Companies and institutions can still issue their own LOAs to staff and students at their own discretion.
Those serving the LOA are allowed to leave their residence for valid reasons, such as buying food or household essentials. This is forbidden under the SHN.
Noting that the SHN will allow for better allocation of resources, Mr Wong said: "It will ensure that we reduce the number of imported cases coming back from China, and then we can focus our energies on reducing the risk of local transmission of the virus within Singapore."
He stressed that the SHN will be strictly enforced using methods including technology and surveillance.
Those serving the SHN will be provided with food and daily necessities if needed.
OPTION TO FINE
Meanwhile, the authorities now have more options to punish those who breach orders aimed at controlling the spread of the virus.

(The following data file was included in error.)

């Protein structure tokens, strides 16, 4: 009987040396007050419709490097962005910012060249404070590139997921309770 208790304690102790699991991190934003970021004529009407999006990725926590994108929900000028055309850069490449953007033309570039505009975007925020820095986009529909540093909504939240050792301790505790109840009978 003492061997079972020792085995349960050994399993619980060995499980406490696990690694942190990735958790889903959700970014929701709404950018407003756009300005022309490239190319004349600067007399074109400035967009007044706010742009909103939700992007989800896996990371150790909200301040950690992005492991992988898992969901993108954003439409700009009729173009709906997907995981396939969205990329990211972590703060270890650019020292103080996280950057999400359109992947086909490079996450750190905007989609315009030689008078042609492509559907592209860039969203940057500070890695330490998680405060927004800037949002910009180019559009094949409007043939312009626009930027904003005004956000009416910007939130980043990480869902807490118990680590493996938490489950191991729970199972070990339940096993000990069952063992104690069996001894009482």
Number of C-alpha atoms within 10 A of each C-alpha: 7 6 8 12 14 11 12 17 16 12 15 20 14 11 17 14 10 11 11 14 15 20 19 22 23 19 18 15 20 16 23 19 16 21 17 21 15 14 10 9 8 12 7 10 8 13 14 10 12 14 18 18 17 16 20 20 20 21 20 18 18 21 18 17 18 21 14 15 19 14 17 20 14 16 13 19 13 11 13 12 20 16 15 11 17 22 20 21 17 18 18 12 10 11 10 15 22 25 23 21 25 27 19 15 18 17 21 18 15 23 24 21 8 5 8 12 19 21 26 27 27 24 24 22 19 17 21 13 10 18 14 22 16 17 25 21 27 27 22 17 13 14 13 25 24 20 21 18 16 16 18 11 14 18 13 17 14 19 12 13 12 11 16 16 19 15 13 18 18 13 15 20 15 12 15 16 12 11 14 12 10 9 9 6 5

After the IDA was updated last week, those who commit less serious offences can now pay compound fines instead of being charged in court.
The update will allow the Ministry of Health to calibrate its response to each individual breach, said its spokesman.
For example, those who have contact with infected people and fail to obey orders to isolate themselves, or behave in ways that can put others at risk of infection, could face composition fines.
Those contravening an order to declare certain places as isolation areas could also be fined.
The director of medical services, Associate Professor Kenneth Mak, will have the discretion whether to compound an offence.
"Offenders who have committed serious breaches of the IDA, including those who deliberately flout quarantine orders, will remain liable for prosecution," the spokesman added.
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Baby boy evacuated from Wuhan among two new confirmed coronavirus cases, five more discharged
A one-year-old boy who was evacuated from Wuhan is one of two new confirmed Covid-19 infections here.
The cases, which were revealed by the Ministry of Health (MOH) yesterday, bring the total number of infections here to 77.